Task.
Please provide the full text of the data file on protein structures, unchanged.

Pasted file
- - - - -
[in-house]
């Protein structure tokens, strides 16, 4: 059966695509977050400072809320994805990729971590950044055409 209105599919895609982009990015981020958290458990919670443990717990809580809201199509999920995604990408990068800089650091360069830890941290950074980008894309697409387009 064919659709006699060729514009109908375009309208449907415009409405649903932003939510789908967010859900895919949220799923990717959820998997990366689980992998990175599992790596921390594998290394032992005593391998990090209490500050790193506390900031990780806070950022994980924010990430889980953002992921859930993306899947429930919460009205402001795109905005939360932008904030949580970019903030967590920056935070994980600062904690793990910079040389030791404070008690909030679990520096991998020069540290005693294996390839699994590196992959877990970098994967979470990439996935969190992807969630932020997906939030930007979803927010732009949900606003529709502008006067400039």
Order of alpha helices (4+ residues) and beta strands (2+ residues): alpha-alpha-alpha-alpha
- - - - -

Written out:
[in-house]
């Protein structure tokens, strides 16, 4: 059966695509977050400072809320994805990729971590950044055409 209105599919895609982009990015981020958290458990919670443990717990809580809201199509999920995604990408990068800089650091360069830890941290950074980008894309697409387009 064919659709006699060729514009109908375009309208449907415009409405649903932003939510789908967010859900895919949220799923990717959820998997990366689980992998990175599992790596921390594998290394032992005593391998990090209490500050790193506390900031990780806070950022994980924010990430889980953002992921859930993306899947429930919460009205402001795109905005939360932008904030949580970019903030967590920056935070994980600062904690793990910079040389030791404070008690909030679990520096991998020069540290005693294996390839699994590196992959877990970098994967979470990439996935969190992807969630932020997906939030930007979803927010732009949900606003529709502008006067400039």
Order of alpha helices (4+ residues) and beta strands (2+ residues): alpha-alpha-alpha-alpha